The purpose of this funding was to enhance father inclusion in state programs and policies dealing with children and families. Recipients involved a wide array of stakeholders to conduct planning activities aimed at improving father involvement and generating more reliable funding for community–based fatherhood programs.

Reports related to activities and challenges as well as implementation and lessons learned from the state planning mini grant initiative have been published on the FRPN website.

Pursuing Father Inclusion at the State Level through FRPN Planning Grants

Implementations & Lessons Learned from the FRPN State Planning Grant Initiative

Federal Funding Available for Child Support Agencies to Work with Fathers and Families

The Office of Child Support Enforcement has issued an information Memorandum that explains how state child support agencies can obtain and use federal funds to deliver services dealing with: employment programs for noncustodial parents, fatherhood programs, and establishment of parenting time orders in conjunction with financial support orders. States must contribute 34% of the cost of the project using foundation/private funds or state funds that do not have a federal source.

Learn more about the OCSE Memorandum.

Article on Meta–analysis of Fatherhood Programs Published

Holmes, E. K., Egginton, B.M., Hawkins, A.J., Robbins, N.L., & Shafer, K. (2020). Do responsible fatherhood programs work? A comprehensive meta-analytic study. Family Relations, Advanced publication. DOI:10.1111/fare.12435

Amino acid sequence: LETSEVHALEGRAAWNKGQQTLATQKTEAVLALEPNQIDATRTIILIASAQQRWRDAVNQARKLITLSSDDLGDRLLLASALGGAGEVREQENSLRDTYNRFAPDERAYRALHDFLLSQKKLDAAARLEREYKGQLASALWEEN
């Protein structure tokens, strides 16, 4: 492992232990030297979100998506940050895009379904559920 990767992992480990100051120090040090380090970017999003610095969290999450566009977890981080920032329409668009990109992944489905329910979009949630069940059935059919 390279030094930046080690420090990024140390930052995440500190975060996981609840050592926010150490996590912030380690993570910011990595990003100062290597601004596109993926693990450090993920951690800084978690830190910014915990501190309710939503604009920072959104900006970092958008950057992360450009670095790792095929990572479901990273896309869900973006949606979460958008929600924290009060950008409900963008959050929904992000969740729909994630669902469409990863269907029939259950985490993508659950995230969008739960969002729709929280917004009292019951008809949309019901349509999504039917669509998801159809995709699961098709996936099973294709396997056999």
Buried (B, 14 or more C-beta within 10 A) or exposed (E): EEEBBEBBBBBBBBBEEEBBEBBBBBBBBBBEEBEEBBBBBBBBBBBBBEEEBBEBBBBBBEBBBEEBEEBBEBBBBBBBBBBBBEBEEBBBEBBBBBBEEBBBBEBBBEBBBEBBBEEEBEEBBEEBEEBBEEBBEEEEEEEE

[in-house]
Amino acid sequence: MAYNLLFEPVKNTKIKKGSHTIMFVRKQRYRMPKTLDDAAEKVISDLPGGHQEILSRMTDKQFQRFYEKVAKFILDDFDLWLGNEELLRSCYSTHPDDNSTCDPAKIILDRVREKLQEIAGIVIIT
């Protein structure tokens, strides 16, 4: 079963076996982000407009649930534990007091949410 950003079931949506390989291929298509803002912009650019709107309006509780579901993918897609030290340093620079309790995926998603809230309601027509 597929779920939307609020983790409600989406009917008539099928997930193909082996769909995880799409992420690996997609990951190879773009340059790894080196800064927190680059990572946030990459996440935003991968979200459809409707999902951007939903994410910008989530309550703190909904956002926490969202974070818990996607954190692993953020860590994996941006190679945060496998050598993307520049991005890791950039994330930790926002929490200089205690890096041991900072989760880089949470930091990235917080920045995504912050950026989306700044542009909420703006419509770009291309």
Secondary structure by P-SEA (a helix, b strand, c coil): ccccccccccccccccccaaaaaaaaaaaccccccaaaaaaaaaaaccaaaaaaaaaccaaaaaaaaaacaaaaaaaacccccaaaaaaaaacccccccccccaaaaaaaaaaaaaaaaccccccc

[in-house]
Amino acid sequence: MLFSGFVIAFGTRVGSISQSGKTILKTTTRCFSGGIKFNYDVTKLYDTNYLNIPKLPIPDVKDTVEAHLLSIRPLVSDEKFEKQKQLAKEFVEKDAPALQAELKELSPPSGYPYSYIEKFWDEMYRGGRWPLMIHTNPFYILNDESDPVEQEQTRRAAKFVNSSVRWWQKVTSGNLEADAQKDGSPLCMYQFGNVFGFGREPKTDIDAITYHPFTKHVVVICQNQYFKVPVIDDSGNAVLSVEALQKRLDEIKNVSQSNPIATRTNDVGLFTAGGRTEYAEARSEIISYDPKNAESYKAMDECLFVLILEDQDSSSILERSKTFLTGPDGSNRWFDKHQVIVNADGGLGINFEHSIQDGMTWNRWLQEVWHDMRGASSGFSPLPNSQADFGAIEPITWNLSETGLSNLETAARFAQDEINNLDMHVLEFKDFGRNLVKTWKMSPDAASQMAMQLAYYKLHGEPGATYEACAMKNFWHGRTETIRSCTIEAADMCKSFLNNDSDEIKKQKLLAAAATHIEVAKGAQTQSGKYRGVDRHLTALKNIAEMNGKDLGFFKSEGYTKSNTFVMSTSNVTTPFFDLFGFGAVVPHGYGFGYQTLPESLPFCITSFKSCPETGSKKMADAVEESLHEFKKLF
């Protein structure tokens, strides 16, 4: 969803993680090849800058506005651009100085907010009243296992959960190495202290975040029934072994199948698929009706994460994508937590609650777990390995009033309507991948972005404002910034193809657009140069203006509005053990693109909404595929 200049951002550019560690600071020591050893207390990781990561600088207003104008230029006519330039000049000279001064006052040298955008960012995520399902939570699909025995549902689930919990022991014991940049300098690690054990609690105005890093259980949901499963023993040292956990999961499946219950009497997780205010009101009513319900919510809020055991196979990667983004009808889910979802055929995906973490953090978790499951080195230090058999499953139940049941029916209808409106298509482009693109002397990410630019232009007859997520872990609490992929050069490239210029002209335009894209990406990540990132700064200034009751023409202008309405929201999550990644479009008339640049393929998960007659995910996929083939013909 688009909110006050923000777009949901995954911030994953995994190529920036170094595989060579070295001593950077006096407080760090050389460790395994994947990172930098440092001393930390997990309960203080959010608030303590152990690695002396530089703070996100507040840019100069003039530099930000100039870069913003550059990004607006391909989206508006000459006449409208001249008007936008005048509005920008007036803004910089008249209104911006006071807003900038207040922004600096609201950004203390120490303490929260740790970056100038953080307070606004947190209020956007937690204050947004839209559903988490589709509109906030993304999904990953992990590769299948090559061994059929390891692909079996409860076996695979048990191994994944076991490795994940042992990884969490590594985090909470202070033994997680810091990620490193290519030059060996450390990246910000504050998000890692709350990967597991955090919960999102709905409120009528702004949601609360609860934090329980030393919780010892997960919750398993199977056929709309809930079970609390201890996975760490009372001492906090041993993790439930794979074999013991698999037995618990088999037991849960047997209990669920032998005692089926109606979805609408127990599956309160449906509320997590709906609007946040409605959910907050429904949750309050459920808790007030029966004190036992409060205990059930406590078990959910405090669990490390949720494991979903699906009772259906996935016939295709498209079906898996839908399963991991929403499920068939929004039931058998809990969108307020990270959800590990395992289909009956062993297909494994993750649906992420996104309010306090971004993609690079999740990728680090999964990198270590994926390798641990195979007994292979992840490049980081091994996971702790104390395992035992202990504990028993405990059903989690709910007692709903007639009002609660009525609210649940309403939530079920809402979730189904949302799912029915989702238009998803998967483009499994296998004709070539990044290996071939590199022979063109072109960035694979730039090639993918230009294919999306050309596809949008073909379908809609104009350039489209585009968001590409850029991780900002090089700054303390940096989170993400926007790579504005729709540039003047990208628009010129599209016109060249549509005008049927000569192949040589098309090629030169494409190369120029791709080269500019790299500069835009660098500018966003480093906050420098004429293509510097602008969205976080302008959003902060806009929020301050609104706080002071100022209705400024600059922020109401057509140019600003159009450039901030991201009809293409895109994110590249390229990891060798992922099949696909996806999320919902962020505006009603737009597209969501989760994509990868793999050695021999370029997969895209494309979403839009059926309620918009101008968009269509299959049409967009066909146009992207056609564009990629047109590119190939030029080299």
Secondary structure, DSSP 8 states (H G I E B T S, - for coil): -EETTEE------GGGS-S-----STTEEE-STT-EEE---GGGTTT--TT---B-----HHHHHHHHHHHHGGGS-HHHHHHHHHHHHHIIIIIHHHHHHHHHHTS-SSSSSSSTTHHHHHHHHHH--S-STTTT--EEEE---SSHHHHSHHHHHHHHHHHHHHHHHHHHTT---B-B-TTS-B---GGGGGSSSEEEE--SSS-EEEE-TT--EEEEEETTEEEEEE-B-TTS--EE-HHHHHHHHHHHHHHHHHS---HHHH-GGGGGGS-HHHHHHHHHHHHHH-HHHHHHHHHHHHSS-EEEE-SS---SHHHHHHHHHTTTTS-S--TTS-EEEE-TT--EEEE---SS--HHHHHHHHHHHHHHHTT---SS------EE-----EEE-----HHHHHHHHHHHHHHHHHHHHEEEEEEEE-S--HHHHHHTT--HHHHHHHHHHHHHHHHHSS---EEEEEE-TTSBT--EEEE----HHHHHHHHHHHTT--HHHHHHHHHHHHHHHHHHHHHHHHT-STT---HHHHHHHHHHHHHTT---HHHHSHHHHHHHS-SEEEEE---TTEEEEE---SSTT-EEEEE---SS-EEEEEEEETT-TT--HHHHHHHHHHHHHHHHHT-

This FRPN–funded study investigated the effectiveness of fatherhood programs targeting unmarried, low–income, nonresident fathers. After conducting a systematic search for published and unpublished evaluations of fathering programs, the researchers carried out a meta-analysis of 25 research reports. The results showed that fatherhood programs produce small but statistically significant effects on father involvement, parenting, and coparenting. The authors concluded there is a continued need for evaluation of programs focused on unmarried, nonresident, low-income fathers.

Supporting Our Network

The impact of the coronavirus (COVID-19) is being felt around the world. During these difficult and uncertain times, the FRPN team sends our support to all of you. We wish you good health and safety as we come together to ensure the well-being of our community.

Contact Us to Learn More

FRPN Co-Director Jay Fagan, PhD | Professor, Temple University School of Social Work
FRPN Co-Director Jessica Pearson, PhD | Director, Center for Policy Research

News from FRPN

© 2020 Fatherhood Research & Practice Network. All rights reserved
The Fatherhood Research and Practice Network is supported by grant #90PR0006 from the Office of Planning, Research and Evaluation, Administration for Children and Families, U.S. Department of Health and Human Services. The contents are solely the responsibility of the Fatherhood Research and Practice Network, Temple University and the Center for Policy Research and do not necessarily represent the official views of the Office of Planning, Research and Evaluation, the Administration for Children and Families or the U.S. Department of Health and Human Services.